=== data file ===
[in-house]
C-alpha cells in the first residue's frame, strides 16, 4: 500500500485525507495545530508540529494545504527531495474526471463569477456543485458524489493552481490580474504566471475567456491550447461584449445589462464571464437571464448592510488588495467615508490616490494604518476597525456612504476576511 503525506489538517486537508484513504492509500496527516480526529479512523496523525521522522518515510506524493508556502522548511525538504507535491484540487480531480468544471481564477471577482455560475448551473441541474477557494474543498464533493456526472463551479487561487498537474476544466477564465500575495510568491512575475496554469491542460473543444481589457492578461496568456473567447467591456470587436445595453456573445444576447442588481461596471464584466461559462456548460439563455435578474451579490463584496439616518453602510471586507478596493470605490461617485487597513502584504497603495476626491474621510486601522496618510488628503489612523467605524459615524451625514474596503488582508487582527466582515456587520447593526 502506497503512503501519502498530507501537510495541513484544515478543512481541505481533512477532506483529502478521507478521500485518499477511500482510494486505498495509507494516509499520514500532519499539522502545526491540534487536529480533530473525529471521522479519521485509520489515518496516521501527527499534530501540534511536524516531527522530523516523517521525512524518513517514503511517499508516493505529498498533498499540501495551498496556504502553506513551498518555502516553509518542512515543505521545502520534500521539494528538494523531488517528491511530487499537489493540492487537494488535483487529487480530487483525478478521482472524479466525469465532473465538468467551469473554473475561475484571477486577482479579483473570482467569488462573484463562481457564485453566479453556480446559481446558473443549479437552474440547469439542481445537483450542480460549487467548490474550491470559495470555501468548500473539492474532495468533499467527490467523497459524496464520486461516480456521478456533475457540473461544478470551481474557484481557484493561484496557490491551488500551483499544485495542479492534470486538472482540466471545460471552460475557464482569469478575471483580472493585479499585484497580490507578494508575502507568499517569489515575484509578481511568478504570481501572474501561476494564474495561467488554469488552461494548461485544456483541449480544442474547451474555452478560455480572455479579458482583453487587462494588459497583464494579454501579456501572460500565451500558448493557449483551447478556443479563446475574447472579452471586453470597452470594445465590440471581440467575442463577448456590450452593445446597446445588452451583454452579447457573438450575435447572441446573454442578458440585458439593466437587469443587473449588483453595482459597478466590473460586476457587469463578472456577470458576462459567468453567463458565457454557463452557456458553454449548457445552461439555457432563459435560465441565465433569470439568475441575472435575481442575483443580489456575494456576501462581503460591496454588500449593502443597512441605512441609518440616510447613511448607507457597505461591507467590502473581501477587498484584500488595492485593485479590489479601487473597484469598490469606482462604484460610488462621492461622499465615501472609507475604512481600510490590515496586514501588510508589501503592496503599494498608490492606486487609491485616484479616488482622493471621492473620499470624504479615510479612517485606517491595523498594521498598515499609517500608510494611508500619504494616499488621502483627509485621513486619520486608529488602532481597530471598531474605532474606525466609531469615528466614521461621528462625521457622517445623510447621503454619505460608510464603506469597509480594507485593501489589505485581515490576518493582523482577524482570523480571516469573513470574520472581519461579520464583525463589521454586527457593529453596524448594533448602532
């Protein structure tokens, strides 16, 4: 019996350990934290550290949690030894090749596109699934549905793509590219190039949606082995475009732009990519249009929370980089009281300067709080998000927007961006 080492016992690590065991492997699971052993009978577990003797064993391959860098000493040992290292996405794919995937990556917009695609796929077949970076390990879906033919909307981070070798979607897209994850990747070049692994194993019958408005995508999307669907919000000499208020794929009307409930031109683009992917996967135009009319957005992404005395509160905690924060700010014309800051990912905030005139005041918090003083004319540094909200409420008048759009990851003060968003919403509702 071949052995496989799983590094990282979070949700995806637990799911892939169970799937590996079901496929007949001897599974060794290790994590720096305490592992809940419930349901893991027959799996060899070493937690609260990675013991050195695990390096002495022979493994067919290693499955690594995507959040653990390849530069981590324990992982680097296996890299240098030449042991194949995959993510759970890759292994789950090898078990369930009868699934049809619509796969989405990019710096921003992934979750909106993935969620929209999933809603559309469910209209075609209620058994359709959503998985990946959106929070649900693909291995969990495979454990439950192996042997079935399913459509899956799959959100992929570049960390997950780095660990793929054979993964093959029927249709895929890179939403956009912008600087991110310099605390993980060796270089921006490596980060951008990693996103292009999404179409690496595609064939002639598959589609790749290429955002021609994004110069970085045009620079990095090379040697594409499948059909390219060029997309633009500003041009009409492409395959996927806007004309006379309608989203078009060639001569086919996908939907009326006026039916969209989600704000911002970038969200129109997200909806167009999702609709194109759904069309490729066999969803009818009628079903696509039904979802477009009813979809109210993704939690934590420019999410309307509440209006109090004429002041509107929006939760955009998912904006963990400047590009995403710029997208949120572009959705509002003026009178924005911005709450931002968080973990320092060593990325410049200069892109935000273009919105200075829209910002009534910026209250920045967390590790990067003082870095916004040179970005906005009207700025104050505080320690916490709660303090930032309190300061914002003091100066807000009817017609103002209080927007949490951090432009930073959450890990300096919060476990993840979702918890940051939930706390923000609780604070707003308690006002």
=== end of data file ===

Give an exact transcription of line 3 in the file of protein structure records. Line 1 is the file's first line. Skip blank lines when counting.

């Protein structure tokens, strides 16, 4: 019996350990934290550290949690030894090749596109699934549905793509590219190039949606082995475009732009990519249009929370980089009281300067709080998000927007961006 080492016992690590065991492997699971052993009978577990003797064993391959860098000493040992290292996405794919995937990556917009695609796929077949970076390990879906033919909307981070070798979607897209994850990747070049692994194993019958408005995508999307669907919000000499208020794929009307409930031109683009992917996967135009009319957005992404005395509160905690924060700010014309800051990912905030005139005041918090003083004319540094909200409420008048759009990851003060968003919403509702 071949052995496989799983590094990282979070949700995806637990799911892939169970799937590996079901496929007949001897599974060794290790994590720096305490592992809940419930349901893991027959799996060899070493937690609260990675013991050195695990390096002495022979493994067919290693499955690594995507959040653990390849530069981590324990992982680097296996890299240098030449042991194949995959993510759970890759292994789950090898078990369930009868699934049809619509796969989405990019710096921003992934979750909106993935969620929209999933809603559309469910209209075609209620058994359709959503998985990946959106929070649900693909291995969990495979454990439950192996042997079935399913459509899956799959959100992929570049960390997950780095660990793929054979993964093959029927249709895929890179939403956009912008600087991110310099605390993980060796270089921006490596980060951008990693996103292009999404179409690496595609064939002639598959589609790749290429955002021609994004110069970085045009620079990095090379040697594409499948059909390219060029997309633009500003041009009409492409395959996927806007004309006379309608989203078009060639001569086919996908939907009326006026039916969209989600704000911002970038969200129109997200909806167009999702609709194109759904069309490729066999969803009818009628079903696509039904979802477009009813979809109210993704939690934590420019999410309307509440209006109090004429002041509107929006939760955009998912904006963990400047590009995403710029997208949120572009959705509002003026009178924005911005709450931002968080973990320092060593990325410049200069892109935000273009919105200075829209910002009534910026209250920045967390590790990067003082870095916004040179970005906005009207700025104050505080320690916490709660303090930032309190300061914002003091100066807000009817017609103002209080927007949490951090432009930073959450890990300096919060476990993840979702918890940051939930706390923000609780604070707003308690006002």